When rendering any geometry in Direct3D, a shader is always required. Shaders are small applications run on the GPU transforming input data to output data. There are several shader combinations, where every shader has a separate purpose.
The most important stage in rendering, and the stage that is always required, is the Vertex Shader. This shader stage is generally responsible for taking in data, and returning a vertex position in clip-space. This clip-space coordinate is then used to clip the incoming geometry to fit within the render area, and to convert into a screen coordinate. These positions are then used to render the geometry - commonly triangles - on the screen.
The second most common stage, is the pixel shader. The pixel shader is responsible for receiving data from the vertex shader, and determining the color of the pixel within the geometry. This is usually done by taking input data interpolated from the data from the vertex shader, and that sampled from textures.
Shaders are written in HLSL and compiled to bytecode before being passed to the API.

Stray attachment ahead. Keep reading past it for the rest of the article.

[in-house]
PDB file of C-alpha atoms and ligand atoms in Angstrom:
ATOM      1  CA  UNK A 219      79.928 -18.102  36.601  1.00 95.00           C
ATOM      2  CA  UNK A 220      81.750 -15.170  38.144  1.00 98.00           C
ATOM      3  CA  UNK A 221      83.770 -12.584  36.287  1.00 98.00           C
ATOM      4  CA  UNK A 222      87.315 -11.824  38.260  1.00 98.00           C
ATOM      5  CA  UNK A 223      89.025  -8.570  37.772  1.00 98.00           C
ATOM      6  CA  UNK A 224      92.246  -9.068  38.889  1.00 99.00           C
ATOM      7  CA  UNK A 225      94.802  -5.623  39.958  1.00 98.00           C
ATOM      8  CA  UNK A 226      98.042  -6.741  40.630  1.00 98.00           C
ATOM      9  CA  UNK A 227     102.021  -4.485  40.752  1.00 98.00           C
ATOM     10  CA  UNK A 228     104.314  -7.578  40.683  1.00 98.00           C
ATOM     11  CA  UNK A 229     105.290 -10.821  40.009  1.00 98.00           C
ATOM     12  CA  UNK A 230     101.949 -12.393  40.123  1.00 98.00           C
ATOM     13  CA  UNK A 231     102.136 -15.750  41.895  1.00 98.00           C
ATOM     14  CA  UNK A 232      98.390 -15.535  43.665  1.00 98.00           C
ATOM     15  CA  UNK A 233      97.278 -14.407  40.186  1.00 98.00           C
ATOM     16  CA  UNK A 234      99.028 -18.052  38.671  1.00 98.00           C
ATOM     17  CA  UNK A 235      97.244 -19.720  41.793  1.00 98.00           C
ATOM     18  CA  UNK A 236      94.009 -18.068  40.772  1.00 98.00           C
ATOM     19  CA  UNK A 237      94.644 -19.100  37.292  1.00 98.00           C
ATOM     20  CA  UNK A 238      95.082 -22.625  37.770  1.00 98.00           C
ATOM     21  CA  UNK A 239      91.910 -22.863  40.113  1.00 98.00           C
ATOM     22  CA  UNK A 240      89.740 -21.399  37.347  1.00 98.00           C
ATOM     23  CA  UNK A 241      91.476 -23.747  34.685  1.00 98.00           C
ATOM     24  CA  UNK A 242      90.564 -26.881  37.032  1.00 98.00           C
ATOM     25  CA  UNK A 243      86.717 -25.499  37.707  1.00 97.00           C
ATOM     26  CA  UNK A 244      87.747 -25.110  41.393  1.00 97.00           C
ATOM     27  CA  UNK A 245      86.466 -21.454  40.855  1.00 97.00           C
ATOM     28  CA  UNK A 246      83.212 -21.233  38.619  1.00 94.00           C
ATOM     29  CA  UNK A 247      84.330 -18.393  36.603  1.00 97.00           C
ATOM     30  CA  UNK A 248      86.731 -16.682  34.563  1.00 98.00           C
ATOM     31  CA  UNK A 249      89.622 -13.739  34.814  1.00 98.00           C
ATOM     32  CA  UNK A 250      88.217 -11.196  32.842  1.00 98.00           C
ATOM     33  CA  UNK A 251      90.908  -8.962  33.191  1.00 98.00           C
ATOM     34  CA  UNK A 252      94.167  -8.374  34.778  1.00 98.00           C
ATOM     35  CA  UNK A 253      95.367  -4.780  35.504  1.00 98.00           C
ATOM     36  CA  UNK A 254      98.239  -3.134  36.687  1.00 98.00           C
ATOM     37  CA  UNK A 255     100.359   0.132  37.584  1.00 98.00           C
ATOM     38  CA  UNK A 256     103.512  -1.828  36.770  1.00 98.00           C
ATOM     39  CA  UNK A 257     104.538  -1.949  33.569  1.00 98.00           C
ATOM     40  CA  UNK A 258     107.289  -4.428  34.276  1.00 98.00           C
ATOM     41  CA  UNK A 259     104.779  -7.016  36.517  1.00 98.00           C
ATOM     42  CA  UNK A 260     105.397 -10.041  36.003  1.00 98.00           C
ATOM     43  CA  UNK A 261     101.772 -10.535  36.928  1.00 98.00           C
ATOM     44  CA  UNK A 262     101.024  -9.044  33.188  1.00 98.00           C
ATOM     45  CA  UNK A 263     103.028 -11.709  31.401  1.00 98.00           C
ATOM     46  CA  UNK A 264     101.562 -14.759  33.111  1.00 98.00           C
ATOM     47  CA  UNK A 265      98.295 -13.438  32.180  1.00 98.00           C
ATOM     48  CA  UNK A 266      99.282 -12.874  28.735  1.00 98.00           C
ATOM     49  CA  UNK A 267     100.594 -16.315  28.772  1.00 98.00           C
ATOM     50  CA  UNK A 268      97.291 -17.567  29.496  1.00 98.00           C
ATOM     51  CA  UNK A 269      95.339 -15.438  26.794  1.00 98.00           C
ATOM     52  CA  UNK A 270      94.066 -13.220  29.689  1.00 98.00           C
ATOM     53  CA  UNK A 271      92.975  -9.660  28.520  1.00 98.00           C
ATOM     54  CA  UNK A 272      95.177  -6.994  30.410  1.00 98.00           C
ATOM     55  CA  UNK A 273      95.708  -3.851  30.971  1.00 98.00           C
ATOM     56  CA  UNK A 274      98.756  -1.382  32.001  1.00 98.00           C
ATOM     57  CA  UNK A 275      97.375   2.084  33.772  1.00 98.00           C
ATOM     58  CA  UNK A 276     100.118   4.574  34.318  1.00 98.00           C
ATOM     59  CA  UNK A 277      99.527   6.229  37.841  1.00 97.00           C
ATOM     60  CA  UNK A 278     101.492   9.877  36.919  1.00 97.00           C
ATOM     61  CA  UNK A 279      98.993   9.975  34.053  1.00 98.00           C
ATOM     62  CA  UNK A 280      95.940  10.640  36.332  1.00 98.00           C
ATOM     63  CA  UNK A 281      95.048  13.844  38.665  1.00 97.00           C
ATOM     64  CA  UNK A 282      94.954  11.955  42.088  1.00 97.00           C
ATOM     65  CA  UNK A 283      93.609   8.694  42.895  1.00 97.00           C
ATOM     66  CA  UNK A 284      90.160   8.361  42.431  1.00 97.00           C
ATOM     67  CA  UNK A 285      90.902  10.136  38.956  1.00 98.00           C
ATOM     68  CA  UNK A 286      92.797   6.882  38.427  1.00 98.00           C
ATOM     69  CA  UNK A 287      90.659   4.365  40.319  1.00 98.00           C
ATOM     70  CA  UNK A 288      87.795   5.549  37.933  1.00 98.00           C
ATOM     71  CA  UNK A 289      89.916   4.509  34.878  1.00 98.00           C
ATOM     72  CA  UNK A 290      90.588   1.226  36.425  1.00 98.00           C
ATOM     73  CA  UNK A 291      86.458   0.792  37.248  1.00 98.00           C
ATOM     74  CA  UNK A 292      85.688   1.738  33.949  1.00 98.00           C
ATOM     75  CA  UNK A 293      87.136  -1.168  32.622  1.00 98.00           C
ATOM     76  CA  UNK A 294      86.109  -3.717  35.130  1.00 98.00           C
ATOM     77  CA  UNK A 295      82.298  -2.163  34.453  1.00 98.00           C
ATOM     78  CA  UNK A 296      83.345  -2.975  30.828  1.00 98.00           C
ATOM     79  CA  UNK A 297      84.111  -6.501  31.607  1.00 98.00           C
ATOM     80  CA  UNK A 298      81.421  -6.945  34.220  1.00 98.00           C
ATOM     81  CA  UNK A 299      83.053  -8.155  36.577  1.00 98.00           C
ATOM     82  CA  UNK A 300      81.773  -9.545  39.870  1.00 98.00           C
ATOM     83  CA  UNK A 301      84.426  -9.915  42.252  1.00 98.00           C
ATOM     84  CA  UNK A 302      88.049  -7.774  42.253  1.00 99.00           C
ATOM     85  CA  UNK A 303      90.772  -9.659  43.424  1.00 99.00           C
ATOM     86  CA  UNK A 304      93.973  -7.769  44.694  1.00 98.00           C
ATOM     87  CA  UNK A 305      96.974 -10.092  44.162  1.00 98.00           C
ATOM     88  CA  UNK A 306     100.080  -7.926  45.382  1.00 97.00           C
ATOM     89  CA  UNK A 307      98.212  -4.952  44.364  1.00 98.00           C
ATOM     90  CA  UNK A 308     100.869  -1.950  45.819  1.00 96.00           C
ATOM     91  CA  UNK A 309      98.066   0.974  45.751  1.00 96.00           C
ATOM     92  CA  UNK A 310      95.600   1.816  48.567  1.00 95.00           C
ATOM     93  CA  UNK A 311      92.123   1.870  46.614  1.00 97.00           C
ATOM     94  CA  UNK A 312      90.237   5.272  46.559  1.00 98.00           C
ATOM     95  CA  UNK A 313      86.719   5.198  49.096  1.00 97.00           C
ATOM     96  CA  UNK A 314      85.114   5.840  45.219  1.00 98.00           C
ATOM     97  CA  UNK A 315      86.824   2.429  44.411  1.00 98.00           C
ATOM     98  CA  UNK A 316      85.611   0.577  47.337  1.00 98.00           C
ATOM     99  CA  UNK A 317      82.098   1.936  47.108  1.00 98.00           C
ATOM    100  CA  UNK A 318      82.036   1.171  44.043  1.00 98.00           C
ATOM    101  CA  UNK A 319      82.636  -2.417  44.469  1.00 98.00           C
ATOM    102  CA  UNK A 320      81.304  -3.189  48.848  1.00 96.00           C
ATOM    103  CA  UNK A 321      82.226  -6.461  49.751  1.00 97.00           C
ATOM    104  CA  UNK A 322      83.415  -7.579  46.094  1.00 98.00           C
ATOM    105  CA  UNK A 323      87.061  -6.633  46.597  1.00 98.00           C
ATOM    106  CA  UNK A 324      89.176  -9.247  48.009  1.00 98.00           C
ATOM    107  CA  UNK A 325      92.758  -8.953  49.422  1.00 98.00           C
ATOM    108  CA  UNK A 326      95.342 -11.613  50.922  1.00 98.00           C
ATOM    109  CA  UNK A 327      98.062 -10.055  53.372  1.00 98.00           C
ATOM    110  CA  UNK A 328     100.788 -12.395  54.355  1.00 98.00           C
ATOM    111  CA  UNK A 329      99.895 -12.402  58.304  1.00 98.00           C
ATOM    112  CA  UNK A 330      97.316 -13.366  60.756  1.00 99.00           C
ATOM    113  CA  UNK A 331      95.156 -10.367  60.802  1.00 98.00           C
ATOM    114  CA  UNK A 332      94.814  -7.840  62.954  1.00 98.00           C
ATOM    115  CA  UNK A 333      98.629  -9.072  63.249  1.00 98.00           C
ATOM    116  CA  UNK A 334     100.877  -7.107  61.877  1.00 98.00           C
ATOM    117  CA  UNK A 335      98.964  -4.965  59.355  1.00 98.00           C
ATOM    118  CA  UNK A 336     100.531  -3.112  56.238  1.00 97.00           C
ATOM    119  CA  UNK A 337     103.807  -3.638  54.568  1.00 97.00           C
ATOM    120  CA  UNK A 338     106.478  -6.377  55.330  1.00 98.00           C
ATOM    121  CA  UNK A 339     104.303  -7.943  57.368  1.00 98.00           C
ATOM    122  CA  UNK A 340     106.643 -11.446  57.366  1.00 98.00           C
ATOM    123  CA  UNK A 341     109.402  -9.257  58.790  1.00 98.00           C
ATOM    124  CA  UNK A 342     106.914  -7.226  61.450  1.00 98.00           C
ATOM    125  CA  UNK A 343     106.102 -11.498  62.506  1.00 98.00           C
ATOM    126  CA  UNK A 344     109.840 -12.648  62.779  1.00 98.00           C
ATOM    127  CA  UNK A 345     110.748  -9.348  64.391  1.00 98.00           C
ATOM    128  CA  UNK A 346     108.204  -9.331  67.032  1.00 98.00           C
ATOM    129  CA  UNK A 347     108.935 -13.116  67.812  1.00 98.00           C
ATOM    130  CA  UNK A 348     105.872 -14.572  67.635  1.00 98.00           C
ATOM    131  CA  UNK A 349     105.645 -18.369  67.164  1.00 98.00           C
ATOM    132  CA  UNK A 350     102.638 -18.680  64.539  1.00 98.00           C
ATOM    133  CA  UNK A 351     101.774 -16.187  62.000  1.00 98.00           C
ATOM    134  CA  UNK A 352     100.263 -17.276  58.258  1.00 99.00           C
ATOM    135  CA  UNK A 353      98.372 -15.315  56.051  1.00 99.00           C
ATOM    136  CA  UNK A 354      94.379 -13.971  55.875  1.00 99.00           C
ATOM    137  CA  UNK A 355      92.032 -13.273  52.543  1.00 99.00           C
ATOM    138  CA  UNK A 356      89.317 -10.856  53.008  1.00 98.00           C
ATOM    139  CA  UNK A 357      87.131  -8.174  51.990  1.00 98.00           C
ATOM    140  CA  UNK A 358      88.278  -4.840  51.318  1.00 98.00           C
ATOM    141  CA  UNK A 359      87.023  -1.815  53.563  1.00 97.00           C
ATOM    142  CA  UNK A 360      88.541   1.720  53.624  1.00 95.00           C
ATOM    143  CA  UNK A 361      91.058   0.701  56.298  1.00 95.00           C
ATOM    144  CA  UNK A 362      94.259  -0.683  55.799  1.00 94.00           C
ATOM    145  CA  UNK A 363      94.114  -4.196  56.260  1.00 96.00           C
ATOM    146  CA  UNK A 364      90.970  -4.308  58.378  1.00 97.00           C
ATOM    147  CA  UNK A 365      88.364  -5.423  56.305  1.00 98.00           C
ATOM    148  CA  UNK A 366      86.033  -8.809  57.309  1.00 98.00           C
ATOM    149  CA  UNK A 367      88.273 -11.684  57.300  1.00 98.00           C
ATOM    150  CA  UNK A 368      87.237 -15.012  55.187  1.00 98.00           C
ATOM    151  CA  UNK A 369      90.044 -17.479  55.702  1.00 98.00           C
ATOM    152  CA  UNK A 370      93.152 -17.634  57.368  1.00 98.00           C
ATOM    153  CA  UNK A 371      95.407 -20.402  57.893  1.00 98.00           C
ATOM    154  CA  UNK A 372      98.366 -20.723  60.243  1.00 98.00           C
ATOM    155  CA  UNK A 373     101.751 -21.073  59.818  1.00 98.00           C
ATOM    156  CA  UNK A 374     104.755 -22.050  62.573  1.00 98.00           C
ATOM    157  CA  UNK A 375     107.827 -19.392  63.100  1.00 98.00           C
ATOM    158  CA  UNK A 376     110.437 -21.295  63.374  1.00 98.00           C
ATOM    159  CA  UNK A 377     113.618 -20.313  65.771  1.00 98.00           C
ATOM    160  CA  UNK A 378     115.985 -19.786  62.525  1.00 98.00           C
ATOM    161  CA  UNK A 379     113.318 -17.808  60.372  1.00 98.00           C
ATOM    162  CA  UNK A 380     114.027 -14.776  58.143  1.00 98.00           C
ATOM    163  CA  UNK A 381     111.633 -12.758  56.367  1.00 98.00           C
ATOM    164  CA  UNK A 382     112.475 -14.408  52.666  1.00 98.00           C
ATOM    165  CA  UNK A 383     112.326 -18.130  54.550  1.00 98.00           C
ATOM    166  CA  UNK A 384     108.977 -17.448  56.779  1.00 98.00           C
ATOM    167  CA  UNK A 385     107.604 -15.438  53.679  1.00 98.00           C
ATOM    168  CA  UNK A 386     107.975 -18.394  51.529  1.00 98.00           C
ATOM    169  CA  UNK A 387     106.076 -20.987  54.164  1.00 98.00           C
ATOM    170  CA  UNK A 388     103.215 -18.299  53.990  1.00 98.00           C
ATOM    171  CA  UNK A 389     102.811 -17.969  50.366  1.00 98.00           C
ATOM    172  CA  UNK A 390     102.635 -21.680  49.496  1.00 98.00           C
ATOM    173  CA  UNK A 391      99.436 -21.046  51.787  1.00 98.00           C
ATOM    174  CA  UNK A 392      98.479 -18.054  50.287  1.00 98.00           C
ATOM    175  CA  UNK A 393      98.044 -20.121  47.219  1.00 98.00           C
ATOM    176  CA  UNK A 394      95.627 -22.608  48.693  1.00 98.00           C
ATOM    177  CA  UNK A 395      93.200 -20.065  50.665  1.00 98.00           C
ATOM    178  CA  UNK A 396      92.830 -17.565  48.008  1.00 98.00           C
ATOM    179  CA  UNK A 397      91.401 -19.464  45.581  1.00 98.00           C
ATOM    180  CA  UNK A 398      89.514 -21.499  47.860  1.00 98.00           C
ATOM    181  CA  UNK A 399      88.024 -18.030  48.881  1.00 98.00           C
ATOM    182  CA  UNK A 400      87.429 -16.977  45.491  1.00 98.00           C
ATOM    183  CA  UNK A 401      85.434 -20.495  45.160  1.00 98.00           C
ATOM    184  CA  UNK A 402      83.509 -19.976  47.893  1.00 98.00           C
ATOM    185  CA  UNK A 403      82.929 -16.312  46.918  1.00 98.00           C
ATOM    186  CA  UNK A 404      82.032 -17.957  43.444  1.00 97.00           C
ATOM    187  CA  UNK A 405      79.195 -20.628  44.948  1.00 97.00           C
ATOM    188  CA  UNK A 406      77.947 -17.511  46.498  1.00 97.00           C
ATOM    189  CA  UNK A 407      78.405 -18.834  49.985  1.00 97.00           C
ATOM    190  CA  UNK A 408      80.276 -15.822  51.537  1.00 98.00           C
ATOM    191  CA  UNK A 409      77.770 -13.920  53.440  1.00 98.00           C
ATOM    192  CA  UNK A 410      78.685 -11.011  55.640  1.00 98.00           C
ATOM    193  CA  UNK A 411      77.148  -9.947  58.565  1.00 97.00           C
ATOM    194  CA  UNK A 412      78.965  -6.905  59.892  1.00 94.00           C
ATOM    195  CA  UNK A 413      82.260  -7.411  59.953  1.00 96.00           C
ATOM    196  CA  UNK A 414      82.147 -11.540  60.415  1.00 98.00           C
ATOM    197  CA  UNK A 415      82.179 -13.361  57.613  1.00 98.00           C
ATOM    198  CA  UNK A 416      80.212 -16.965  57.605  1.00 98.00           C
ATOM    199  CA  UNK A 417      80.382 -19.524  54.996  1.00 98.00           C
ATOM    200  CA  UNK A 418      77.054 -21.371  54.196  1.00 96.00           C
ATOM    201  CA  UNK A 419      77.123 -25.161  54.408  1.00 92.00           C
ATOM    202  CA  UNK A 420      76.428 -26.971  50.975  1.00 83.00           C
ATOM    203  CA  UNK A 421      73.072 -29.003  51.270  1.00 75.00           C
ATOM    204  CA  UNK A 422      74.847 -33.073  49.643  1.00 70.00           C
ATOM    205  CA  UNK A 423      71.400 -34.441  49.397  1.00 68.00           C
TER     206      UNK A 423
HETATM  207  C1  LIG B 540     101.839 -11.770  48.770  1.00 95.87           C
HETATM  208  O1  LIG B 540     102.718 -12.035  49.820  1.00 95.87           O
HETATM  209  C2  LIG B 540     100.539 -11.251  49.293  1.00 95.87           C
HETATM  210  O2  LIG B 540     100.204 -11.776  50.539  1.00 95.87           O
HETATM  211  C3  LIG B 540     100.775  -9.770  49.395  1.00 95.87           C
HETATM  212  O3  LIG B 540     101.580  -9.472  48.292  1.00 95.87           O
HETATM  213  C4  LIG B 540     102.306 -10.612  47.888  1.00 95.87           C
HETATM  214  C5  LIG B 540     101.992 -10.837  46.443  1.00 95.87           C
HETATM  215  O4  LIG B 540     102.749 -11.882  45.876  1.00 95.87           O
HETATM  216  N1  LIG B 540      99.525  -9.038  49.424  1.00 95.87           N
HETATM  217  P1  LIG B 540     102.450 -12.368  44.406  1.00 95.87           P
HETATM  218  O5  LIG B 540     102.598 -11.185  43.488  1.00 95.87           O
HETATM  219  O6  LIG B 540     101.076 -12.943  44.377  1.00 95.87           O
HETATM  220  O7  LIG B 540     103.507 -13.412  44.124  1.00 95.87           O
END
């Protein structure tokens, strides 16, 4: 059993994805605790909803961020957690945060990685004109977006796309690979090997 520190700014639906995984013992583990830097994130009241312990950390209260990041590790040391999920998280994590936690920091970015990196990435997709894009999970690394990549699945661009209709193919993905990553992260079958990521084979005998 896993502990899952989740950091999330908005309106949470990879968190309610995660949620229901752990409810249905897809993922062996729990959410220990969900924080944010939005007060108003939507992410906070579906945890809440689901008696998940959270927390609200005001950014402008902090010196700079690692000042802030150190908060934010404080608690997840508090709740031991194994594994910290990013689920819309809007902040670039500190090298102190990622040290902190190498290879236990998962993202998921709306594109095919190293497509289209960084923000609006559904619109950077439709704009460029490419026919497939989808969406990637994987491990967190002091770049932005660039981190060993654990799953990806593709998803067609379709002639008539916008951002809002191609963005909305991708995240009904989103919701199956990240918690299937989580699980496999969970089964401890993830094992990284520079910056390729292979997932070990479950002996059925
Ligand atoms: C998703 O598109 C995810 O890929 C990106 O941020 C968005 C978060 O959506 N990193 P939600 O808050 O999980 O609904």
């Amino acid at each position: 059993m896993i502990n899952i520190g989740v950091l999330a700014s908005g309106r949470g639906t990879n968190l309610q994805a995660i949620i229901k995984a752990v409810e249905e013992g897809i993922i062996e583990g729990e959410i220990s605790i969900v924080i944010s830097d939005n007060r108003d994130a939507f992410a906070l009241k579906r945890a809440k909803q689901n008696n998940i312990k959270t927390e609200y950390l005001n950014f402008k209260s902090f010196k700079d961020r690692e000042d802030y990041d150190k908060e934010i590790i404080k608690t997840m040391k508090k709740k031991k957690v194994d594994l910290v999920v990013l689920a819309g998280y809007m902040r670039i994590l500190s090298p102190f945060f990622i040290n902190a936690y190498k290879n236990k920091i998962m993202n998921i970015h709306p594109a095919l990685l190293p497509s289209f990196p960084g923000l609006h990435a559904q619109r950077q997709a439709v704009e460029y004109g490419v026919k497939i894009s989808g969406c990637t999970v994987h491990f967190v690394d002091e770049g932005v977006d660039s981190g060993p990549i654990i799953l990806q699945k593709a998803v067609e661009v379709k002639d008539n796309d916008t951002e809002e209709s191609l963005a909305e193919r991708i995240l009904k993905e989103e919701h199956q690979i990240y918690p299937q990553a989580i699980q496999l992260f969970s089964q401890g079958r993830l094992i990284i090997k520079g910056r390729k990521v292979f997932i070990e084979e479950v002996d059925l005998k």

In order to pass vertex data to the vertex shader, Direct3D 11 uses the input layout, which is an object matching input semantics in the shader to an input slot for the vertex buffers. For example, the vertex shader might expect to obtain 3 floats per vertex from the application. Rather than taking a slot ID, the application provides each slot with a semantic indicating a human-readable name for the slot. So position attributes might be named
POSITION, indicating the receiving point for positional data.
This simplifies portability of shaders by allowing slots to be defined out-of-order, and allows the runtime to map the application slots to the shader slots dynamically.